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1. Deep Time and Genetic Relationships: Yuchi Linguistic History Revisited

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pp. 1-31

Comparative linguistics is concerned with establishing groups of languages that share a genetic affiliation. Except in extreme cases where the speakers of one language have shifted to an unrelated language, such as the shift to English experienced by many indigenous communities...

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2. Enigmatic Origins: On the Yuchi of the Contact Era

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pp. 33-41

In the fall of 1567 Spanish explorer Captain Juan Pardo received testimony from an Indian in the town of Satapo along the Little Tennessee River in what is now eastern Tennessee regarding a widespread plot to ambush Pardo’s soldiers as they traveled toward the principal...

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3. Reconsidering Chestowee: The 1713 Raid in Regional Perspective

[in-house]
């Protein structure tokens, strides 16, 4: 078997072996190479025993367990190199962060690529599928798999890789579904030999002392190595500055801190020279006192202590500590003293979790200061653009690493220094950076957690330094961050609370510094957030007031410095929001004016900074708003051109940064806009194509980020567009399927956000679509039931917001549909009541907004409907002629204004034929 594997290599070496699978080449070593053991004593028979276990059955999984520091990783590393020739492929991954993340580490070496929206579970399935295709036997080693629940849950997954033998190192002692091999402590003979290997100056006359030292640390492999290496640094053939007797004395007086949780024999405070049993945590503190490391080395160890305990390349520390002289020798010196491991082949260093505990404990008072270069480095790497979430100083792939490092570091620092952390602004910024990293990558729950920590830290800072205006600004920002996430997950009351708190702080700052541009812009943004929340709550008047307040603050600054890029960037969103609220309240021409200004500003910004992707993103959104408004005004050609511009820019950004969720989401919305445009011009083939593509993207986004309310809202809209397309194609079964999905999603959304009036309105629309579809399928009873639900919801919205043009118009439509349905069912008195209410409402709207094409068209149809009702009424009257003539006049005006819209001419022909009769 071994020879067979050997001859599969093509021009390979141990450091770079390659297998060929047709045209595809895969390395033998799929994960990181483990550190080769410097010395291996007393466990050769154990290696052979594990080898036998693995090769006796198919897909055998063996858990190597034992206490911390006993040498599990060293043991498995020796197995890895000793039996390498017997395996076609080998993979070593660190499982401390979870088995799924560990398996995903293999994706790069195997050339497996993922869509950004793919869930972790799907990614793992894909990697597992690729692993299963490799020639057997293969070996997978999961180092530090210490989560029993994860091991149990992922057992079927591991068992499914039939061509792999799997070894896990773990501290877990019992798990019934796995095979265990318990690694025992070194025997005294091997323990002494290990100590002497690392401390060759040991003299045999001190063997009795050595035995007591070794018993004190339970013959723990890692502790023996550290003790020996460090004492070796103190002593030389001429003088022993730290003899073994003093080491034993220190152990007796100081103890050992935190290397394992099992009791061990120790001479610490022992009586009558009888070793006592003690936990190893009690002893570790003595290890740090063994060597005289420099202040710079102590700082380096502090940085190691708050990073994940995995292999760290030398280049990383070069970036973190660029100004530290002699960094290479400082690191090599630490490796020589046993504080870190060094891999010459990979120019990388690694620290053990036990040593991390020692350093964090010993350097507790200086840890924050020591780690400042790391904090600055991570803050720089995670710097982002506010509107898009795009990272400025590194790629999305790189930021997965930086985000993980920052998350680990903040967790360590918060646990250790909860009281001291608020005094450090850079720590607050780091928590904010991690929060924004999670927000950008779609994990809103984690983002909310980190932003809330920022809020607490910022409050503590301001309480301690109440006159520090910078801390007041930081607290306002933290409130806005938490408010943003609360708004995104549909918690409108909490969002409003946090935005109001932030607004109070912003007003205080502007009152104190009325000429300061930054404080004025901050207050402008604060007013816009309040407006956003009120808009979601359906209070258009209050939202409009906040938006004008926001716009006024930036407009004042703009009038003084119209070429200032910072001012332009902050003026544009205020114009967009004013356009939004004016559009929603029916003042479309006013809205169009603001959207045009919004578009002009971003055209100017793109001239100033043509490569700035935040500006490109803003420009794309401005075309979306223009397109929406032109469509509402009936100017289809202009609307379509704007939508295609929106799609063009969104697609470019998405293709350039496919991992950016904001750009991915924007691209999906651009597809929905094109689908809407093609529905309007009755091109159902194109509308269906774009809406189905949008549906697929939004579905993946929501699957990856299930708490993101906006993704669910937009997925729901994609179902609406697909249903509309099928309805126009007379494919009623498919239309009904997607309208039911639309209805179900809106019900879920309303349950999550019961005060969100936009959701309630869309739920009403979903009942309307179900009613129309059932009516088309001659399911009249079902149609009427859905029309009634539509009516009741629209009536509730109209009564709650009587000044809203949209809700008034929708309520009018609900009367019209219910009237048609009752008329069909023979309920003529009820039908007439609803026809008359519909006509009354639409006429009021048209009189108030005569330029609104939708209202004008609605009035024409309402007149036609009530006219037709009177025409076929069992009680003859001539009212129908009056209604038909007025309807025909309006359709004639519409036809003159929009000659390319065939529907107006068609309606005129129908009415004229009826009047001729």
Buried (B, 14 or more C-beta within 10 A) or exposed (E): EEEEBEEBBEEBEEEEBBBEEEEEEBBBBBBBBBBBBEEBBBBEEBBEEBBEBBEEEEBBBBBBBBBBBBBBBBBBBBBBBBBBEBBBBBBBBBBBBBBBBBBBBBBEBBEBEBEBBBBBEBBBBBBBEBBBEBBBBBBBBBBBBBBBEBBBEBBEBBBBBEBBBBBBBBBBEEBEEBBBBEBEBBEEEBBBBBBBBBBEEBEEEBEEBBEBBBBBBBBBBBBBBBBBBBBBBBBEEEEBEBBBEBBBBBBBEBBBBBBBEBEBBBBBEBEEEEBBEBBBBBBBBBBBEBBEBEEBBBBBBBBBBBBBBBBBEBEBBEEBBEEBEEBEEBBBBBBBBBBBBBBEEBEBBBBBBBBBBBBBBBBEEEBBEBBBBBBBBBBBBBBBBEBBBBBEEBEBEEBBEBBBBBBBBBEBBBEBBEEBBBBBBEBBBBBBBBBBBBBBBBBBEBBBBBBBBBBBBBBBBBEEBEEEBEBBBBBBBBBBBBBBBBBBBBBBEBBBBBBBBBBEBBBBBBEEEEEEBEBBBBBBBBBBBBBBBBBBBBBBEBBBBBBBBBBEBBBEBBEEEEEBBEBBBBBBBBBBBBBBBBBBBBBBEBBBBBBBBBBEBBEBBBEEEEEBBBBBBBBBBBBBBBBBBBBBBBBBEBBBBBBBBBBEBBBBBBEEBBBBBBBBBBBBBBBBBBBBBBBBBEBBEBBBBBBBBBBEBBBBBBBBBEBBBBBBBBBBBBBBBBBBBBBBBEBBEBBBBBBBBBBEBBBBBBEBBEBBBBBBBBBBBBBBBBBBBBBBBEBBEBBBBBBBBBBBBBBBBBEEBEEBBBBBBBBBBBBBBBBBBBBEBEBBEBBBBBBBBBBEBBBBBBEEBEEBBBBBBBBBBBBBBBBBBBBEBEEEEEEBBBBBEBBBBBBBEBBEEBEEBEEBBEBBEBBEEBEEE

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pp. 43-71

One of the first substantive narrative accounts of a Yuchi community in the southeastern interior was documented in the South Carolina Board of Indian Trade’s May 1714 inquest into the Cherokee attack on the Yuchi town of Chestowee. Although Chestowee was...

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4. Yuchi in the Lower Savannah River Valley: Historical Context and Archaeological Confirmation

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pp. 73-99

As revealed in other contributions to this volume, along with other recent ethnographic, ethnohistorical, linguistic, and archaeological work, the complexity of Yuchi social and cultural history, especially before the removal era, is daunting. In some ways, previous scholarship is as...

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5. The Yuchi Indians along the Chattahoochee and Flint Rivers (1715–1836): A Synthesis

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pp. 101-122

The purpose of this chapter is to initiate a synthesis of the ethnohistoric and archaeological evidence for Yuchi Indian settlement along the Chattahoochee and Flint rivers. Given space constraints and the provisional state of research, this essay provides only a brief summary of that...